Issues of censorship and the embattled limits of political critique emerge in the exhibition without explicit analogies drawn to current events. It is unavoidable, however, to connect the scathing caricature in the Vive les Satiristes! show with present-day criticism toward the current American president, not least because the Grolier Club, on East 60th street in New York, sits just across the park from Trump International Hotel. In the 1830s and 40s, French illustrators sharpened strategies for ridicule, exaggerating the physical flaws of powerful figures, mocking groveling bureaucrats (fig. 4), and fretting over the future of hard-fought liberties. And tropes persist, bruising the skins of the politician with lessons learned from the Golden Age of caricature in France nearly 200 years ago. A recent cover of the New Yorker, “Broken Windows” by Barry Blitt, published on April 10, 2017, draws upon the same pear-shaped body cartoonists used again and again to mock Louis-Philippe in cartoons like “Hercule vainqueur” from 1834 (fig. 5).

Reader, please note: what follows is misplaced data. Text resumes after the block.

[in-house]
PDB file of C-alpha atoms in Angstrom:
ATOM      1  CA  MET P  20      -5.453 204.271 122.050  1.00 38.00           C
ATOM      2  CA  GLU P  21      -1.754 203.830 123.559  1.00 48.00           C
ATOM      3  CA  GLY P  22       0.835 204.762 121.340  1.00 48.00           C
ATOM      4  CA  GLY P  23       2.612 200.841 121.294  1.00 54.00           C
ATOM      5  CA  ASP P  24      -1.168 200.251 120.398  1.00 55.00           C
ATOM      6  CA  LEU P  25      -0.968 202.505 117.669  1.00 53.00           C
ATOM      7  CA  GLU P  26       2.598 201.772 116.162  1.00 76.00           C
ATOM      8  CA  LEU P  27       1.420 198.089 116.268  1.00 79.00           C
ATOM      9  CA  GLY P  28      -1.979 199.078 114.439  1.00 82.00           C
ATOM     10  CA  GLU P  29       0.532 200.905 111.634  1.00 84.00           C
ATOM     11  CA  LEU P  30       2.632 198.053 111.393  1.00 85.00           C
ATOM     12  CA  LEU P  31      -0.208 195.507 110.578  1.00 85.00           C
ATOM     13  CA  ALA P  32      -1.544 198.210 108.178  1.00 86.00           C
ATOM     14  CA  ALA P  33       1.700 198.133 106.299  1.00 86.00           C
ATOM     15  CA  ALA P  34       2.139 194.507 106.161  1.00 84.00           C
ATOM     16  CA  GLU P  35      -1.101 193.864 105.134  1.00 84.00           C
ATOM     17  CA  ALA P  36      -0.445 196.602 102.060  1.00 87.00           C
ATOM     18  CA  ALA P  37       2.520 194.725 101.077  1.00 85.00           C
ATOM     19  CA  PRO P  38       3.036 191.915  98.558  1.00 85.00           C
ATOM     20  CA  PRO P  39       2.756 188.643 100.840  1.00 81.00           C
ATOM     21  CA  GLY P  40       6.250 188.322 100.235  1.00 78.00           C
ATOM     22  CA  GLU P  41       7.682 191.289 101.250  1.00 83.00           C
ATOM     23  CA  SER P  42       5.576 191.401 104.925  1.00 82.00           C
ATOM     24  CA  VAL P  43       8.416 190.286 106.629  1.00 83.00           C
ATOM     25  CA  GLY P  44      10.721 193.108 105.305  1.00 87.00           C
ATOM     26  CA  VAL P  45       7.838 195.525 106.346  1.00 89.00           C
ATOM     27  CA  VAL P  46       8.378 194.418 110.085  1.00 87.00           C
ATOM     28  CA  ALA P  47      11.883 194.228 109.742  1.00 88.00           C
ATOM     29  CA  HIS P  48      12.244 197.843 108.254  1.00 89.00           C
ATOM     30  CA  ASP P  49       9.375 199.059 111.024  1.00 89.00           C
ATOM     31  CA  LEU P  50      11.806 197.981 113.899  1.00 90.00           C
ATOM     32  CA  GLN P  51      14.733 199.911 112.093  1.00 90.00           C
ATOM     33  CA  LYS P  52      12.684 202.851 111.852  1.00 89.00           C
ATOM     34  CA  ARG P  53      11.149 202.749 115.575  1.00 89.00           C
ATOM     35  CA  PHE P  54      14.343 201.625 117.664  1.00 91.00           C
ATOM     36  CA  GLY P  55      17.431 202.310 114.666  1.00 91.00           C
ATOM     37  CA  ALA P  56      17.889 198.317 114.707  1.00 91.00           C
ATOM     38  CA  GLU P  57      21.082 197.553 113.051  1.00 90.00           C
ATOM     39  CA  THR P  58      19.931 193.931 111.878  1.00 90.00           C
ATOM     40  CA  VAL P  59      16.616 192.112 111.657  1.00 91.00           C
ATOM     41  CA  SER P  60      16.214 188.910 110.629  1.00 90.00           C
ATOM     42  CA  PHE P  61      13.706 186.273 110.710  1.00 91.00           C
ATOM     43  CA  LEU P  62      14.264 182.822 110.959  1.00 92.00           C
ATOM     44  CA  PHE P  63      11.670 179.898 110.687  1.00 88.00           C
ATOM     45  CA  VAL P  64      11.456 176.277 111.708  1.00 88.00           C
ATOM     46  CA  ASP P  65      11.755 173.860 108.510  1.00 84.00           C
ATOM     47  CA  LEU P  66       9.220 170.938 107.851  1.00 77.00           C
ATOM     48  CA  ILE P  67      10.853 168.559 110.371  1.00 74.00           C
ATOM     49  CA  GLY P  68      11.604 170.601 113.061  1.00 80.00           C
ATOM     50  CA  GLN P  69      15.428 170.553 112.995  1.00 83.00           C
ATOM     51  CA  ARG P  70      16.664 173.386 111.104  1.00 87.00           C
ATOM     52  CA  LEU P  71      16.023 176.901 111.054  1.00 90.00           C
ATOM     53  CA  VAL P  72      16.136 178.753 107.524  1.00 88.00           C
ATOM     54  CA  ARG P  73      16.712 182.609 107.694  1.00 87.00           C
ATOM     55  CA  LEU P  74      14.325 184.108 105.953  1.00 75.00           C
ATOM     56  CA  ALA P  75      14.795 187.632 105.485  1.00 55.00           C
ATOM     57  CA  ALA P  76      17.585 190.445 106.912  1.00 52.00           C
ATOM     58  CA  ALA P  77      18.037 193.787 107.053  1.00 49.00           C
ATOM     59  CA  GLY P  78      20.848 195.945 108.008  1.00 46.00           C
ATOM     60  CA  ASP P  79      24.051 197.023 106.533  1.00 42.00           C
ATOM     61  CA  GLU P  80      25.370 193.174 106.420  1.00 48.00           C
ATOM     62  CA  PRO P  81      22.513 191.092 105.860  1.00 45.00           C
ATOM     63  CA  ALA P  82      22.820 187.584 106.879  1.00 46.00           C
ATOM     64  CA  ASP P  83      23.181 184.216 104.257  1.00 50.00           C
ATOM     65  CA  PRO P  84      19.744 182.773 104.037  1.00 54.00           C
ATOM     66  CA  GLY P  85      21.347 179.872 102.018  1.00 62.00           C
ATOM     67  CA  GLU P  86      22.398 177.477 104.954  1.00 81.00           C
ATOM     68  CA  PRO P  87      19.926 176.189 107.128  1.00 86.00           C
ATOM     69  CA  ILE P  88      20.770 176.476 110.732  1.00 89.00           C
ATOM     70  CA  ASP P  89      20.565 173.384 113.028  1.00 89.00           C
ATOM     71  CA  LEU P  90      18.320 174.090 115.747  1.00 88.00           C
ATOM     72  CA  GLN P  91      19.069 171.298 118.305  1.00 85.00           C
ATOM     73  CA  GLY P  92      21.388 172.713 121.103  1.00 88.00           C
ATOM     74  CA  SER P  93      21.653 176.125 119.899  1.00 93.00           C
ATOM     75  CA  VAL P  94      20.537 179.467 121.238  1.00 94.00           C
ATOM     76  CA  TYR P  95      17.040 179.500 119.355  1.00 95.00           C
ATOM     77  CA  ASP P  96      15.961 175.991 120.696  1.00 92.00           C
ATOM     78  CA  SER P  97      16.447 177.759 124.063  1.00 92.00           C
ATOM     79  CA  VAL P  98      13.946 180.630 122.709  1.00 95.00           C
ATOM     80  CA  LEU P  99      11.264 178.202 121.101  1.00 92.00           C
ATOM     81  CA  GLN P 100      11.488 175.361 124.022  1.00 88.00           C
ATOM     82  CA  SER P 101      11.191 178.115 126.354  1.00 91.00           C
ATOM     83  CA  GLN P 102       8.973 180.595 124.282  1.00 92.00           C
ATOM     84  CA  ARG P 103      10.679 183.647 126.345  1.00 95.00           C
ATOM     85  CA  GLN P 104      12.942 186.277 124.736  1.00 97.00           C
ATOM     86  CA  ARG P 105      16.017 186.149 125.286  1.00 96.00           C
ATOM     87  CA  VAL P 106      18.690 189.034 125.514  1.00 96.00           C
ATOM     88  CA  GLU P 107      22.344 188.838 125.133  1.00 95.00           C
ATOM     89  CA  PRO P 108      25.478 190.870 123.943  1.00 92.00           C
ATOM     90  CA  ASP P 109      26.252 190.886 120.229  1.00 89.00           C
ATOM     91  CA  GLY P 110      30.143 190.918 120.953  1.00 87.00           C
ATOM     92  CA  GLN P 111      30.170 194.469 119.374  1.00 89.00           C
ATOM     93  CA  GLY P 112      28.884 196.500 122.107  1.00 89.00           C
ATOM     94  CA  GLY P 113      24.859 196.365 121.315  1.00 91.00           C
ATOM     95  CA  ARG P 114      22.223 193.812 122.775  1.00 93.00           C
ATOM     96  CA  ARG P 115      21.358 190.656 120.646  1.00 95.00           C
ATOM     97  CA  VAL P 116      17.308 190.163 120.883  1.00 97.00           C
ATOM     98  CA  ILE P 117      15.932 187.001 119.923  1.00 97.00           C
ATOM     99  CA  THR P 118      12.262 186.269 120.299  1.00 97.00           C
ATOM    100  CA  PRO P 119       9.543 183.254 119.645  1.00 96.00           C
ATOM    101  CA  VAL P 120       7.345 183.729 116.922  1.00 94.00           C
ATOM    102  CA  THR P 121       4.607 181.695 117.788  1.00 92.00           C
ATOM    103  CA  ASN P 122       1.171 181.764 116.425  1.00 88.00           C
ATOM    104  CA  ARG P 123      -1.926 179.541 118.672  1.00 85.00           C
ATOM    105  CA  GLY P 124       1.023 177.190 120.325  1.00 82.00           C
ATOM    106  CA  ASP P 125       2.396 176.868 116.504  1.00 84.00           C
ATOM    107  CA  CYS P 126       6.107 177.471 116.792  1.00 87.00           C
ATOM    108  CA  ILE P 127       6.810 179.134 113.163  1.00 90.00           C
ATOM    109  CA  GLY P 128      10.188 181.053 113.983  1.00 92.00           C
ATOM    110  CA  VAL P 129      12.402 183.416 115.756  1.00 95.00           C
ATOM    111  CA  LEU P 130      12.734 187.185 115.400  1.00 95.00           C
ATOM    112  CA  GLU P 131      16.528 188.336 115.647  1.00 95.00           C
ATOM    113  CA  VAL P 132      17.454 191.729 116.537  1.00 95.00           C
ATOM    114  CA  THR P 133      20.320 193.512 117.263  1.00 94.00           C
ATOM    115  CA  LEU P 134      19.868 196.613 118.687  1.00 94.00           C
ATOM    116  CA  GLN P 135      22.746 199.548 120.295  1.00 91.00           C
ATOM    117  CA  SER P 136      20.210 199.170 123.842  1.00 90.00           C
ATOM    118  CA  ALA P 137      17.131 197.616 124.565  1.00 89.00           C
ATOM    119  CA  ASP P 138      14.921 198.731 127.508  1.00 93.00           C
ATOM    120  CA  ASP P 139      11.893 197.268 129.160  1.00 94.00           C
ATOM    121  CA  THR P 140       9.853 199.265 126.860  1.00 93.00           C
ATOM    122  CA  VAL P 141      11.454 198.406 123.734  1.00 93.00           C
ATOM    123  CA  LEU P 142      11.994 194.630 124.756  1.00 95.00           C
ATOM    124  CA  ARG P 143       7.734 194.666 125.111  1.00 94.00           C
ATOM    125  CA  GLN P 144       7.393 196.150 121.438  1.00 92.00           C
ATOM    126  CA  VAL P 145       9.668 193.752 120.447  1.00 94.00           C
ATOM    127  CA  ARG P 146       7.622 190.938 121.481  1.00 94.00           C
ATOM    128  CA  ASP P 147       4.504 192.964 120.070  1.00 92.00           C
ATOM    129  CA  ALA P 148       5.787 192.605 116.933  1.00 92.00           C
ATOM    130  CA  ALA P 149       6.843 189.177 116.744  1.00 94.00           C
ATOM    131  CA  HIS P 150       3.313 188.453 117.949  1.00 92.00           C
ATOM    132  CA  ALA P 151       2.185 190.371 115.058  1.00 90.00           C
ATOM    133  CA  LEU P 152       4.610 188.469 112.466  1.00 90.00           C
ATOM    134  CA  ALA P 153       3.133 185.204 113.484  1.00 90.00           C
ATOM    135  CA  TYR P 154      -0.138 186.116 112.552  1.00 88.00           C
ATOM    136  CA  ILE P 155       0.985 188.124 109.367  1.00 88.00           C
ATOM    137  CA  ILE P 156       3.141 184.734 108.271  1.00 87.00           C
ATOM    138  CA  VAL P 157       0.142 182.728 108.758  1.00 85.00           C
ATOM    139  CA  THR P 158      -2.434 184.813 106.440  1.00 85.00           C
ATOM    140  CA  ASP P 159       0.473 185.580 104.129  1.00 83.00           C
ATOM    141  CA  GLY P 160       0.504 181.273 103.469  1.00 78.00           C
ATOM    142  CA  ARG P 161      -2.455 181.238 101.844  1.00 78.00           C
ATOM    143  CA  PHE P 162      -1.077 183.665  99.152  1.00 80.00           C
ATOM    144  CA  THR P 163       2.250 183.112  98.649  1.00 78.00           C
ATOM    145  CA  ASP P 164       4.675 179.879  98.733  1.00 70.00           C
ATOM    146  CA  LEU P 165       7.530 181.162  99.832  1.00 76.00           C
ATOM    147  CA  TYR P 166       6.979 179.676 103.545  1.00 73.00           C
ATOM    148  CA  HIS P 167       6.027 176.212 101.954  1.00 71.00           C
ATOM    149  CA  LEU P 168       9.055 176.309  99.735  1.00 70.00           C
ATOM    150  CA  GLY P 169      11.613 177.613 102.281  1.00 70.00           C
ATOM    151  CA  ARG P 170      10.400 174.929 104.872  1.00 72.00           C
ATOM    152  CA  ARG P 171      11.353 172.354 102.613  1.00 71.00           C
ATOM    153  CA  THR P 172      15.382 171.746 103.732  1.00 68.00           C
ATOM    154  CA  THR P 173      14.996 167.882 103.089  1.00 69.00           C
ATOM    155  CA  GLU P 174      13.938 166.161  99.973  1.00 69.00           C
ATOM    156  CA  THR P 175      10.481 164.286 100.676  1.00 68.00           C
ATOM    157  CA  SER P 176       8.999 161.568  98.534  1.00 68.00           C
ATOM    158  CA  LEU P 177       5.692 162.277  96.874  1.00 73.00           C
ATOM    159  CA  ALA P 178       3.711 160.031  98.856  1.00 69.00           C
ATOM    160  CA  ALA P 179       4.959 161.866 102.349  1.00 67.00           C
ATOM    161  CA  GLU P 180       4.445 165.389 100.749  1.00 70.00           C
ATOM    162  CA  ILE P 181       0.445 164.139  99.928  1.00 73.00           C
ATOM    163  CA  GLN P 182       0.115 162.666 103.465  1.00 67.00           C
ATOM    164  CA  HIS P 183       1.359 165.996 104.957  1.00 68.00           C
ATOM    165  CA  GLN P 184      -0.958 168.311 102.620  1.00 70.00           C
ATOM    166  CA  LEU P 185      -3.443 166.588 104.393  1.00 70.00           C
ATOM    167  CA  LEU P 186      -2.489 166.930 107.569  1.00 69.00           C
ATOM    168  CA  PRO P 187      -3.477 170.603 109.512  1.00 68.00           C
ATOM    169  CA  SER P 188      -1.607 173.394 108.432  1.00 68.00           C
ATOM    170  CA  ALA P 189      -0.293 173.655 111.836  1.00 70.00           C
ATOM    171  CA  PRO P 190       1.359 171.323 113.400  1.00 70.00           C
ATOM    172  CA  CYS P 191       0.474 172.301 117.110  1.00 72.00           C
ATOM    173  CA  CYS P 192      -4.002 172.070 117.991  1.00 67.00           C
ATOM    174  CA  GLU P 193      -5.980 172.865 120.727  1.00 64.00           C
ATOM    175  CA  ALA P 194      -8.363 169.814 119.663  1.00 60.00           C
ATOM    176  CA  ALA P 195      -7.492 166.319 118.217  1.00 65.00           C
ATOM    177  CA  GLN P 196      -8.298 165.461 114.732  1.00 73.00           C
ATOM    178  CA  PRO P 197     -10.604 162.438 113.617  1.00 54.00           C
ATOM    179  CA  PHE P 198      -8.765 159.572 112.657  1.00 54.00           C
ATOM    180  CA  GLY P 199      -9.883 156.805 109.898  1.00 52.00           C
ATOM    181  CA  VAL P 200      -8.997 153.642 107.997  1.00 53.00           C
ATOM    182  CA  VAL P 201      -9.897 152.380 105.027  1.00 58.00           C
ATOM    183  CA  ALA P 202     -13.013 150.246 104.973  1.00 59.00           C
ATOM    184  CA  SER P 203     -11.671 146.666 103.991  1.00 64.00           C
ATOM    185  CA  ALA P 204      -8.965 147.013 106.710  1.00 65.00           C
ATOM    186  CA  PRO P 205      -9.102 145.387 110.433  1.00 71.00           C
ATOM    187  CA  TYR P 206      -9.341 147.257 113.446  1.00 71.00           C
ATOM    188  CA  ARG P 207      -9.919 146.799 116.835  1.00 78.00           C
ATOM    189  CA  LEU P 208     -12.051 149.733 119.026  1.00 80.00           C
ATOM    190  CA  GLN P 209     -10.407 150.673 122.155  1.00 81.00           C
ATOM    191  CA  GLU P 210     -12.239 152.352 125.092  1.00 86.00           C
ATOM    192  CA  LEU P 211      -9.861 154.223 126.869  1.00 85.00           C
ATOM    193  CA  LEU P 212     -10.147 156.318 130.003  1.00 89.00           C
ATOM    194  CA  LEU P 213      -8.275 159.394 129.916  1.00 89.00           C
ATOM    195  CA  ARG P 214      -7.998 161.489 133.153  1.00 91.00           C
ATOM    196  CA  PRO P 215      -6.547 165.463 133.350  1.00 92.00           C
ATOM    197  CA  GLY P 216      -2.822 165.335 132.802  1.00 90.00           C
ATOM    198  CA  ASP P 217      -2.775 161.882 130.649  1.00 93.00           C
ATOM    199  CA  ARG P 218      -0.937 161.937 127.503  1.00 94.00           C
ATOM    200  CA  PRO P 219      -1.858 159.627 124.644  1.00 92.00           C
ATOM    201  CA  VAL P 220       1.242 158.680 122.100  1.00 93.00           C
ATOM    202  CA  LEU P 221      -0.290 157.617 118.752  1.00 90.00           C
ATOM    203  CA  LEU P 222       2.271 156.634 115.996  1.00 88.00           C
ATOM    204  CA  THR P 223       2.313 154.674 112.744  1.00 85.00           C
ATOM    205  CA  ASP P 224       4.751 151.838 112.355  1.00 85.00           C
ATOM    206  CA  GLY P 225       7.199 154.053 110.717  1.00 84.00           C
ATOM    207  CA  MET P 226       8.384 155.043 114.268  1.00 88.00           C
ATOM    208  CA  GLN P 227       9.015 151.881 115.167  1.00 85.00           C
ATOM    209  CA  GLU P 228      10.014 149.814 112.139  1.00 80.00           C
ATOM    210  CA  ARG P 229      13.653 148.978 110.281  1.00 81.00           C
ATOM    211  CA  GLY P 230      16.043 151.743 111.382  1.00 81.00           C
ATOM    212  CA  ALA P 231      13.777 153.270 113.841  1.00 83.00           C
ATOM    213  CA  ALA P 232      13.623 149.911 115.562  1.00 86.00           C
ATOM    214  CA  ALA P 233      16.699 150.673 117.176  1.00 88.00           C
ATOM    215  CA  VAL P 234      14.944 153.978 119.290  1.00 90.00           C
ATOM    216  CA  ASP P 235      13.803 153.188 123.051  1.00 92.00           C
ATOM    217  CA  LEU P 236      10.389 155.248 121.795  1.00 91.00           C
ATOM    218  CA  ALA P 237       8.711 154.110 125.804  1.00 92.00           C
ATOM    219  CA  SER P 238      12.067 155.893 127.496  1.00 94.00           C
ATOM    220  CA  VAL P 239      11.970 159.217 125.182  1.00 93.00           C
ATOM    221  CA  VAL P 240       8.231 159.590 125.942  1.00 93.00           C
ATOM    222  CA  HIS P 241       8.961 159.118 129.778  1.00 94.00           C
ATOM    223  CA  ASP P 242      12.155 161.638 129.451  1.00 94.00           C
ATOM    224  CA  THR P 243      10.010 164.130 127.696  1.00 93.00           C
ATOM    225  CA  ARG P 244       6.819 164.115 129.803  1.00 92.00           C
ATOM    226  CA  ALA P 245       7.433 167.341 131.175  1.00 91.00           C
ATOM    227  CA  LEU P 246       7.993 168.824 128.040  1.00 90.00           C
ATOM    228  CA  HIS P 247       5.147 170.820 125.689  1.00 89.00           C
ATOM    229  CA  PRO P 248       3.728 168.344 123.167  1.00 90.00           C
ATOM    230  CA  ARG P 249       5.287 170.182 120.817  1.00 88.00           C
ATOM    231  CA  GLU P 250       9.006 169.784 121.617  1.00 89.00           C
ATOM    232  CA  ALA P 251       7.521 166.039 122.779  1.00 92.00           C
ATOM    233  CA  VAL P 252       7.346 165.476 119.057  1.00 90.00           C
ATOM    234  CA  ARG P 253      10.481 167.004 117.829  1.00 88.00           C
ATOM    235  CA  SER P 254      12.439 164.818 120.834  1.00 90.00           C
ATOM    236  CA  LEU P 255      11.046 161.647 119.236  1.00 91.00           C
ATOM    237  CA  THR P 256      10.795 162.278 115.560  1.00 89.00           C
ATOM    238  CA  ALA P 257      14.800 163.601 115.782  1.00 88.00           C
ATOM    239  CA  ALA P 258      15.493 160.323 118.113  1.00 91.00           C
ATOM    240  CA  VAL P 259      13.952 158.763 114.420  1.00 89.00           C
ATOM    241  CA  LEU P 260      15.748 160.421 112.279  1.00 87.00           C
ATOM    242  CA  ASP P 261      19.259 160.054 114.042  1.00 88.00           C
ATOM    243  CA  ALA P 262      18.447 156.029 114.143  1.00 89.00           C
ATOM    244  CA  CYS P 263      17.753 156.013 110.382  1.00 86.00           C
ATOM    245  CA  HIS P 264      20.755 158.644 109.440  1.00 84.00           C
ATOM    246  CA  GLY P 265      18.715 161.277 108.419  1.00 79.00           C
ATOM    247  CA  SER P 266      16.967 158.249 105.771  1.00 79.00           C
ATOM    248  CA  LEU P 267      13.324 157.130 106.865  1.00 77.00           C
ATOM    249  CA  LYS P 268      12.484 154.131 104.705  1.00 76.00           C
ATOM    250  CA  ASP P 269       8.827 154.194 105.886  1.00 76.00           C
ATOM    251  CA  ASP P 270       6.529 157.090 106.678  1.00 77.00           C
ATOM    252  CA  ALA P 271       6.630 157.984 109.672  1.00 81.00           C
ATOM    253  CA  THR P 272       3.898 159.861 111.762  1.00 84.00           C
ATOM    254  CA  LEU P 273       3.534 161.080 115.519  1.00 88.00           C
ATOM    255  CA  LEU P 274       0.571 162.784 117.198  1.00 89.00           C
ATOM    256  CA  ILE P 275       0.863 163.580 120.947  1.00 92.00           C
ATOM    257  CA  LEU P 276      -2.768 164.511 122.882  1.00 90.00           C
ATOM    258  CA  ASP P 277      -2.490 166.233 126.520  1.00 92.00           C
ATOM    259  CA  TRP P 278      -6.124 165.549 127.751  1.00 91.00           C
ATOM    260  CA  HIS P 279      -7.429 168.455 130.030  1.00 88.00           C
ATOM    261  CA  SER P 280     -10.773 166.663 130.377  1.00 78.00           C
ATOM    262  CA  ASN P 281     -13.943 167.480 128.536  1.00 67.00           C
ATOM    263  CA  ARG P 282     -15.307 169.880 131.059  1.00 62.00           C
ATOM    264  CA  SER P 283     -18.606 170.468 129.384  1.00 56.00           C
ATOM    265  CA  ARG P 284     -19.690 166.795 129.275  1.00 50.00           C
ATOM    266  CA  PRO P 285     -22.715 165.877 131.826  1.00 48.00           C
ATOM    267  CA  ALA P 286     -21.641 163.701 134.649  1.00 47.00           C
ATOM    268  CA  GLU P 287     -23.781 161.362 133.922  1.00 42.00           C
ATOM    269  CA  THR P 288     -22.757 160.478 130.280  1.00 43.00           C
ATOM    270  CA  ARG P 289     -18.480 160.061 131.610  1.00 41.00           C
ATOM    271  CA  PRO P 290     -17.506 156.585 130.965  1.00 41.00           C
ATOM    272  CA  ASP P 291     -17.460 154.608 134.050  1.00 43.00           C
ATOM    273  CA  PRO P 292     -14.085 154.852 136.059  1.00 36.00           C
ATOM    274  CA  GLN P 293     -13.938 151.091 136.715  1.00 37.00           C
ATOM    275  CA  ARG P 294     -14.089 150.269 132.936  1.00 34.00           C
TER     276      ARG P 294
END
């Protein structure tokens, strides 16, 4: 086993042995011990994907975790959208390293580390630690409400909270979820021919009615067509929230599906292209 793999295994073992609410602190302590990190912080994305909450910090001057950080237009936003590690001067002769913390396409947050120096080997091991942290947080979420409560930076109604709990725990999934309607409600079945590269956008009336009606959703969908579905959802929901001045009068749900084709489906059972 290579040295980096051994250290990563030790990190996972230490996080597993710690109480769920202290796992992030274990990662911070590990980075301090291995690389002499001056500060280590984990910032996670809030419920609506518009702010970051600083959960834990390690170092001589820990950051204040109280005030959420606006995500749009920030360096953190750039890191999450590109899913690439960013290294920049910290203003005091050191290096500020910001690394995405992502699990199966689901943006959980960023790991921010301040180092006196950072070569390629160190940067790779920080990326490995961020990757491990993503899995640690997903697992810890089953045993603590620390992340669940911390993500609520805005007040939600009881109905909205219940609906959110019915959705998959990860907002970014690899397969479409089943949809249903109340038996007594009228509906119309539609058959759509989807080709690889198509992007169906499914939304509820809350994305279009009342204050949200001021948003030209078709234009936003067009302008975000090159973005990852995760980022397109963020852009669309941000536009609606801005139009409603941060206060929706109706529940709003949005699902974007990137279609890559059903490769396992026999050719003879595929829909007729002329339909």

Figure 4: “La Cour du roi Pétaud,” La Caricature 193, August 23, 1832.
Figure 5 : “Hercule vainqueur” La Caricature 383 , May 1, 1834.
French caricature was perhaps at its most biting and politically-engaged during the reign of Louis-Philippe, In the years targeted in this exhibition, however, as we can see in the beautiful, small pen drawings of Gulliver’s Travels by J.J. Grandville (fig. 6) that 19th-century caricaturists were themselves looking to past examples of satire.
Figure 6 : J.J. Grandville, Original pen and sepia ink drawing for engraving in Voyages de Gulliver, Volume 1, Paris, H. Fournier Ainé, Éditeur, 1838, p. 114.